Oxlee knocked the ball several times at No10 and was clearly totally out of his depth in the mud. Murdoch the NZ No10 also had difficulty catching the muddy slippery ball on one or two occasions but generally had a significantly better game mainly because he ran with speed onto the ball. Oxlee in contrast was tentative and hesitant and often spun round 180 degrees in process of catching the ball because he caught it with his arms and not with his hands.
Oxlee getting ready to kick for touch after a penalty. Oxlee didn’t have a happy match; he was unsure, hesitant and clearly out of his depth in the mud. The other Springboks in the photo is from left to right, Lofty Nel, Piet Goosen, Oxlee with the ball, Sakkie van Zyl, Abie Malan with the head gear, Macdonald diagonally behind Abie, Frik du Preez with hands on knees and Gertjie Brynard.
The few times the ball was despatched down the Springbok backline –and not knocked on- Gainsford looked dangerous; he was fast, ran straight and on at least two occations breaked away in such a way that it could have lead to tries if the last pass didn’t went astray. Mannetjies Roux –like the rest of the backline- didn’t get much opportunity but on the two or three occasions that the ball did go to him he had an unsettling effect on the backline; running either not straight or clinging too long onto the ball -trying to do to much- instead of just shifting the ball.
Nelie Smith was under tremendous pressure behind the scrums and lineouts. New Zealand’s primary tactic was to storm through the lineouts and scrums and spoil. Smith was caught 90% of the times behind the scrums and lineouts for several reasons including the fact that he was not nimble enough, the fact that the Springboks tapped the ball in the lineout and were pushed back in the scrums. The All Blacks’ first try came when Smith was bustled behind the scrum on the Sprigboks goal line by Laidlaw; the ball slipped out of Smith’s grip as he was about to pass it and rolled backwards in the direction of Oxlee waiting deep in the in goal area, Tremain came from the opposite side of the scrum and fell on the ball.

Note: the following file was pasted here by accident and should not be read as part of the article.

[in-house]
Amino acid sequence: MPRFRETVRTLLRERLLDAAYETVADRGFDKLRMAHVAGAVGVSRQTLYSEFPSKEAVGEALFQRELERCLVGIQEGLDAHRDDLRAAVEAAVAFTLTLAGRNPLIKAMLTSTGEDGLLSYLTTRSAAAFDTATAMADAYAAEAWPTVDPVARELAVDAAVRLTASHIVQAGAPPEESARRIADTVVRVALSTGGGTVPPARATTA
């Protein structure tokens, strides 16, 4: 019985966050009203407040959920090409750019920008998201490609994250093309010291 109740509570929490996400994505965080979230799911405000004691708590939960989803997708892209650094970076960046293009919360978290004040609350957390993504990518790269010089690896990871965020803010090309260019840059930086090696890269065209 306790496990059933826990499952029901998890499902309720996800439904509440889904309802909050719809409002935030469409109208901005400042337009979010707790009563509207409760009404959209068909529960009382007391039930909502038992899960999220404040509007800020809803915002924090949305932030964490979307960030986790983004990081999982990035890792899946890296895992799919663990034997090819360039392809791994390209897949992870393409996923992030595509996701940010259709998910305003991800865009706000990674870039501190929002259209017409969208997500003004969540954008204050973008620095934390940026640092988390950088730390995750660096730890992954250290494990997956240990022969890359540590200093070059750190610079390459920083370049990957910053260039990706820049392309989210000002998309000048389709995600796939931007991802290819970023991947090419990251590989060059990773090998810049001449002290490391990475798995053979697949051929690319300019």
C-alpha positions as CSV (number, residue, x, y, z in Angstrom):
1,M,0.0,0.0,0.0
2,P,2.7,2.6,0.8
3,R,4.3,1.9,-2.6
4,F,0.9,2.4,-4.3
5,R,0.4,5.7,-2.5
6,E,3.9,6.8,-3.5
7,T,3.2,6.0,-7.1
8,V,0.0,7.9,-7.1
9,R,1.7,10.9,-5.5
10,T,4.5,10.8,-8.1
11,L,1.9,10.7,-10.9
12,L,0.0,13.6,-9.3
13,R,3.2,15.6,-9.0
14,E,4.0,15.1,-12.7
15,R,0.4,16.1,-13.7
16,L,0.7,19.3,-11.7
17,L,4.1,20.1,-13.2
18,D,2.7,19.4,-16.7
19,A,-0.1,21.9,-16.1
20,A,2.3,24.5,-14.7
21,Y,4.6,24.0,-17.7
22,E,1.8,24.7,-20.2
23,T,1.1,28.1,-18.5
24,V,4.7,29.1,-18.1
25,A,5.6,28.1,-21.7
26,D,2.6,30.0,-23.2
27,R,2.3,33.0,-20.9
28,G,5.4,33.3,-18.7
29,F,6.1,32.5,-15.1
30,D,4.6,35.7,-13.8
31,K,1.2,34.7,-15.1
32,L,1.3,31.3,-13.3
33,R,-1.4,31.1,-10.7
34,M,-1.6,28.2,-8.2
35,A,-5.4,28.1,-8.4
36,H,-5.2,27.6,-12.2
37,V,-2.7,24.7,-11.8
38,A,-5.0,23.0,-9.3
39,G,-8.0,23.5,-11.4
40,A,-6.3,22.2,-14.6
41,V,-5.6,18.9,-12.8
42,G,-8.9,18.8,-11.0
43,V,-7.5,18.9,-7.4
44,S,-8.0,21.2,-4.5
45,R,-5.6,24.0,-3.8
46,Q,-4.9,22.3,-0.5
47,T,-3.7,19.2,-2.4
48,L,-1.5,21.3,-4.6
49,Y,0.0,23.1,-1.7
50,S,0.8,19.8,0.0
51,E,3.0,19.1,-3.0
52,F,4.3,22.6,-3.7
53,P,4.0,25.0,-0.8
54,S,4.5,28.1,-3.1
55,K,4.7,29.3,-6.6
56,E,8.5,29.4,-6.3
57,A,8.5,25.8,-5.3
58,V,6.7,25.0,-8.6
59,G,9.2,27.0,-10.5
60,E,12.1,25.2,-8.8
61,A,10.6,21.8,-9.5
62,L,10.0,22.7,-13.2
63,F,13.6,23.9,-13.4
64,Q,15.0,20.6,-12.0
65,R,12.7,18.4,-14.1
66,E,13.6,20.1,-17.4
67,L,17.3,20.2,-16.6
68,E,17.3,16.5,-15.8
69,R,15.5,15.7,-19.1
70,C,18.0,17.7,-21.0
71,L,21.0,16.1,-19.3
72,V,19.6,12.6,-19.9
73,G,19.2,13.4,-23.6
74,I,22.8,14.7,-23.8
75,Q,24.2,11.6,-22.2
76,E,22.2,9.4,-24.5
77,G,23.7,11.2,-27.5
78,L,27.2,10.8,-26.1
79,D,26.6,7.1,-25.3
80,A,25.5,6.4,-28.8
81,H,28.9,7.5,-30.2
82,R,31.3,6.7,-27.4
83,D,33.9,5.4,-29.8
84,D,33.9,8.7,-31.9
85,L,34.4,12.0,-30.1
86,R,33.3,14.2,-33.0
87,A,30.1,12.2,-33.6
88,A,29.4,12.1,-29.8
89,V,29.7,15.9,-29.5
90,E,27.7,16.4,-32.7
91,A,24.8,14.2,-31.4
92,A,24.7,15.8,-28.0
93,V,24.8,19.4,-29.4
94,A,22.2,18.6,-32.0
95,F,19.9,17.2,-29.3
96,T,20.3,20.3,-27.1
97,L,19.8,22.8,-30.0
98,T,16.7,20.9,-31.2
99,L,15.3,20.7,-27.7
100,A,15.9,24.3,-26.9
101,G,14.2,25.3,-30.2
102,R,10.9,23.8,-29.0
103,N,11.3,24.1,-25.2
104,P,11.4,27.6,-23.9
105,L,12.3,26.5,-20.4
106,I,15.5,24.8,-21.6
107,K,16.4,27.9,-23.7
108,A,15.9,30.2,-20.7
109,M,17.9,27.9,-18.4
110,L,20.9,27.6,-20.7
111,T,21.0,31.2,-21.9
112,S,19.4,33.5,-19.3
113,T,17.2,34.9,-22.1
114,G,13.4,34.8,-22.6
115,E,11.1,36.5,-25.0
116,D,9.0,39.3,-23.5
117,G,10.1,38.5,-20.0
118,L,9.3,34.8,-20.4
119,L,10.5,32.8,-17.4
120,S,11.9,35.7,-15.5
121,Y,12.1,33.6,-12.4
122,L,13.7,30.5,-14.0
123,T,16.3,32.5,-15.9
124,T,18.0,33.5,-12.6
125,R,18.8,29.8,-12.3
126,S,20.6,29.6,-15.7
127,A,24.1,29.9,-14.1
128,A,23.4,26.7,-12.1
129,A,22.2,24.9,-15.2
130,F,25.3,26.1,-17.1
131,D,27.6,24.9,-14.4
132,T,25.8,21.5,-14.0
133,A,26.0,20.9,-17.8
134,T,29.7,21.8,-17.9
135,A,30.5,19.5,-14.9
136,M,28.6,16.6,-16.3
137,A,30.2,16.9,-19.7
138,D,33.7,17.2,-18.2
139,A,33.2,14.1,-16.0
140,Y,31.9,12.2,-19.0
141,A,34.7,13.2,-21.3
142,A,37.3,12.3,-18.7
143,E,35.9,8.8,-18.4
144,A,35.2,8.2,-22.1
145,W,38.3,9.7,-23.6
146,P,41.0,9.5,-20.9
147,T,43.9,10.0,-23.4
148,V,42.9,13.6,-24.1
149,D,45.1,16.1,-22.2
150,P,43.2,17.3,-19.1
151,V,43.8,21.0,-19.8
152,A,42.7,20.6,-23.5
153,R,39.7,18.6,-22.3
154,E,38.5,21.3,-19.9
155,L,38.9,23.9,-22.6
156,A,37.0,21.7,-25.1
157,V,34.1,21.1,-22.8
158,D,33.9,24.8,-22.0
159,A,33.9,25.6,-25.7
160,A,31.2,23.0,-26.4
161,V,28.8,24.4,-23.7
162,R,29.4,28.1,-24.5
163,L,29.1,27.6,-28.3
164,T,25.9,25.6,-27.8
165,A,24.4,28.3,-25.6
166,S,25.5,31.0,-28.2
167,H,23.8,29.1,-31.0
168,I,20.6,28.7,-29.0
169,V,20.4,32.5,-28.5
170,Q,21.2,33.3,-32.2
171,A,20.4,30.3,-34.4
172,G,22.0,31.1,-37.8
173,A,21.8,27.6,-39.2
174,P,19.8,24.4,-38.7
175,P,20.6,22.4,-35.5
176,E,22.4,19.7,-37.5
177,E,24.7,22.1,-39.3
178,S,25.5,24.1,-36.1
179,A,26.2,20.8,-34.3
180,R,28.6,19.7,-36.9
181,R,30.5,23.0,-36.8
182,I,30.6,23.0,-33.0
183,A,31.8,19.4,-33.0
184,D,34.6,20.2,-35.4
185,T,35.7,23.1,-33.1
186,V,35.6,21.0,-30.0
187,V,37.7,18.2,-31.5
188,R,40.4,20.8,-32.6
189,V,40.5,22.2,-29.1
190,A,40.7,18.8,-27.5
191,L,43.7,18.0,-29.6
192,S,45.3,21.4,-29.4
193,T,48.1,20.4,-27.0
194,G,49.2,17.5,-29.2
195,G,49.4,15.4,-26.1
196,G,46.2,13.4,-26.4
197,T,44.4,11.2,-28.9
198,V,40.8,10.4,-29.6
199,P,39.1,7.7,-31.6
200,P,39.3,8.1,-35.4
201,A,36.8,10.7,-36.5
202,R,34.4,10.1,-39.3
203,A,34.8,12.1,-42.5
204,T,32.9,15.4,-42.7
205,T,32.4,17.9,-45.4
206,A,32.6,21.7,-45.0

Schoeman, van Zyl and Whineray wrestling for the ball in a lineout during the second test. Notice how Whineray is holding van Zyl’s arms down so he can’t compete.
I saw Frik du Preez catching the ball only once –during the whole match- with both hands and then messing it up by placing the ball to early on the ground –while Springboks were getting driven backwards.The result was that the ball was once again booted upfield by one of the All Black flankers when Nelie Smith fumbled the greasy ball.
One of the few times that Frik du Preez actually caught the ball with both hands in the lineout. Note how the New Zealand forwards are already starting to drive forward while none of the Springboks are even in position, to either support Frik or to drive in on the ball. Shortly after the photo was taken, Frik placed the ball on the ground and the Springboks were driven back past the ball –which spilled side ways- allowing one of the All Black flankers to boot the ball meters far in the direction of the Springboks goal line.